At Its End, Utahns Worry About Bear River's Future

06 November 2018 Published in News & Events

The Bear: Life and Death of a Western River

Chapter IV — Dissolution

by Leia Larsen, Standard Examiner

The Bear is the longest North American river that doesn't end in the sea.

Its mouth is at the Great Salt Lake, America's Dead Sea, the bottom of a terminal basin. But even as it ends, the Bear River supports life and livelihoods.

Its waters diffuse into abundant wetlands that support millions of migrating waterfowl and shorebirds. It has carved minerals from mountains over millennia, which have concentrated in the Great Salt Lake and now support multi-million dollar extraction industries. Its nutrients feed algae in the lake, which in turn feed an abundance of brine shrimp. 

"Bear River is such a critical life-giving source for people and wildlife — all along its path — and ultimately as the greatest source of water for Great Salt Lake," said Marcelle Shoop, director of the Saline Lakes Program for the National Audubon Society.

The Bear is Great Salt Lake's largest tributary, bringing it 60 percent of its annual inflows.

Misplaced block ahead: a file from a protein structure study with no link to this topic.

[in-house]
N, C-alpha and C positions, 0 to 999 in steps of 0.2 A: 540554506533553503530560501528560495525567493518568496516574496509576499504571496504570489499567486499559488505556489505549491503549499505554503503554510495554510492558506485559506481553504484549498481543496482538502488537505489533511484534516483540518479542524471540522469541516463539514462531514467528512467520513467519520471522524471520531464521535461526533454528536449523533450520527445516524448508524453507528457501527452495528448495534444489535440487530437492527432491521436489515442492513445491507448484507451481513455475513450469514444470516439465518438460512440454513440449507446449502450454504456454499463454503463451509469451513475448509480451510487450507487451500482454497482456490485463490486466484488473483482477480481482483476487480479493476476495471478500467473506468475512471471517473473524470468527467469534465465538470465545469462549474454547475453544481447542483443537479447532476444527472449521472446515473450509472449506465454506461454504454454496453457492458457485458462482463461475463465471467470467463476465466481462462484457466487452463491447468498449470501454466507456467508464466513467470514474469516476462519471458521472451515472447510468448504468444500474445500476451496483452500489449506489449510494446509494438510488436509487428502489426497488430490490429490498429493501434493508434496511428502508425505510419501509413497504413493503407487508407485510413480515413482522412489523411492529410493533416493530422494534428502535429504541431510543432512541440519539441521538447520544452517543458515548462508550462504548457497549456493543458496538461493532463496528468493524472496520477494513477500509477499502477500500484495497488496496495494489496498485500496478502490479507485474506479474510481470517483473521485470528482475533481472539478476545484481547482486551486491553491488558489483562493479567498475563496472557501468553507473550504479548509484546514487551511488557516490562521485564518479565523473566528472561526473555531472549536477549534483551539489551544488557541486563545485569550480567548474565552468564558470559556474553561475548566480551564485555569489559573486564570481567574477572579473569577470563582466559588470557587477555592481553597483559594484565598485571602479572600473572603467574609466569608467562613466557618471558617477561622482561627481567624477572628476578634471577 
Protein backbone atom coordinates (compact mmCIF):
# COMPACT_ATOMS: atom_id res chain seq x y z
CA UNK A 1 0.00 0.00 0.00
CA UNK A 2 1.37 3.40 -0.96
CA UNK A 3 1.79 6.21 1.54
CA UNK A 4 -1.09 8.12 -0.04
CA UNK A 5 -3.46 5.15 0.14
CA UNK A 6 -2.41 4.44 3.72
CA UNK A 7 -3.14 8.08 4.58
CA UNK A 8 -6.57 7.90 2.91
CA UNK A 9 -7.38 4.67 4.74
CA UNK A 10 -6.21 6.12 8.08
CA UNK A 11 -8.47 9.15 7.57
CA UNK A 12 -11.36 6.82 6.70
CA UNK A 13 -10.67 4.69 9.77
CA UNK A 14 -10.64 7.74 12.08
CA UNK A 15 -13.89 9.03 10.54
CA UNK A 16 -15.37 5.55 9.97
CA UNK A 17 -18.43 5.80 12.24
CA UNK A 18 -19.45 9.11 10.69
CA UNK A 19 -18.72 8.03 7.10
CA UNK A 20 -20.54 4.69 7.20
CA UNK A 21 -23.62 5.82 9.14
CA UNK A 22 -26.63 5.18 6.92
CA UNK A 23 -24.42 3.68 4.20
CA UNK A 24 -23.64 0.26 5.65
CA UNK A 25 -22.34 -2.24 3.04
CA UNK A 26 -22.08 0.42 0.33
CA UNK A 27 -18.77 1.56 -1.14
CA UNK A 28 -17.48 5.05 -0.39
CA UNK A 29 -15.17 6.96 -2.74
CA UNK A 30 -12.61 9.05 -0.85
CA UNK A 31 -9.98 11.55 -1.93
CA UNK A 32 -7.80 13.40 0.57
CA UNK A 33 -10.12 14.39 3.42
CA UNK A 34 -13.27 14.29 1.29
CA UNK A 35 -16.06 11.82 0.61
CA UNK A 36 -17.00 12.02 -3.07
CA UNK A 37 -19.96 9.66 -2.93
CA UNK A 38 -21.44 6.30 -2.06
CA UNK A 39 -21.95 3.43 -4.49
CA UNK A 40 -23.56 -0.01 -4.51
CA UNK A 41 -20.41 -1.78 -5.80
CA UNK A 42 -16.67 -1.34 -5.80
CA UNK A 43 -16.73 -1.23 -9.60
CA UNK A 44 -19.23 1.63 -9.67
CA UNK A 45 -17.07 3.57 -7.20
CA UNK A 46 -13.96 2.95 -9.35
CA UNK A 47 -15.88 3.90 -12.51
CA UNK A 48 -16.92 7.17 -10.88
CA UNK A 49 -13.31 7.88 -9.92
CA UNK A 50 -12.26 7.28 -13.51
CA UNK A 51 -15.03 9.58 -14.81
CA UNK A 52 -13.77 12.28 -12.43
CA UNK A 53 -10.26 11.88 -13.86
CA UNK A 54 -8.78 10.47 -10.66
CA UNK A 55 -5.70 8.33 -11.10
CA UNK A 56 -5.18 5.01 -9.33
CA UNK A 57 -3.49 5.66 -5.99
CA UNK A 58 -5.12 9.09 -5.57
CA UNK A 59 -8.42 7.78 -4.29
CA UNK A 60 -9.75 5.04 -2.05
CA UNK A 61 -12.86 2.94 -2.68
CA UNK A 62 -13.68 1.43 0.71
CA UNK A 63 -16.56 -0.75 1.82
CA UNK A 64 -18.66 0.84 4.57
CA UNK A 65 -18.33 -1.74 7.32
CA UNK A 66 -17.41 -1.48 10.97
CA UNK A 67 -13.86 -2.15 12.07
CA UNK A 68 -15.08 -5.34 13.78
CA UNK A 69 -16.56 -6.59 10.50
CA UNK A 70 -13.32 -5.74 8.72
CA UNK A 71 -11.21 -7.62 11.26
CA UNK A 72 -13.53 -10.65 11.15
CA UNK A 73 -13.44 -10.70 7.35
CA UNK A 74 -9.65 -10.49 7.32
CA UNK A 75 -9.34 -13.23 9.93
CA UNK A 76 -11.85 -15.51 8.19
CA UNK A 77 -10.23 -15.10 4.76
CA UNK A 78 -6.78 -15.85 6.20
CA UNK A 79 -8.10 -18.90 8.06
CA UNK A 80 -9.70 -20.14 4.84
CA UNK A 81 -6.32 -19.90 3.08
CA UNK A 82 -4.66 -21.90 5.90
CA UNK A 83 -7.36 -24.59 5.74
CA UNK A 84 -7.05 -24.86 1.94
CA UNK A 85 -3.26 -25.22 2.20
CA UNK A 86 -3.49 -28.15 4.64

But mid-October this autumn, the river instead disappeared into a vast mudflat that used to be Bear River Bay.

John Luft, director of the Great Salt Lake Ecosystem Program, has worked on the lake for 20 years. He had never seen it like this, in mid-October, so late past the end of irrigation season.

"There’s essentially nothing out there. Usually this time of year, there’s ... millions of birds out there. There basically were none," he said.

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Why We Care

  • We should bill the lake for what it is—a place of grandeur and solitude, which nourishes our thoughts and heightens our sensitivity to nature. Seen in that light, the brine flies become a fascinating curiosity more than an annoyance. The Great Salt Lake offers a wilderness experience, not a beach party, and no amount of promotion and development will change that.

    Dean L. May, Images of the Great Salt Lake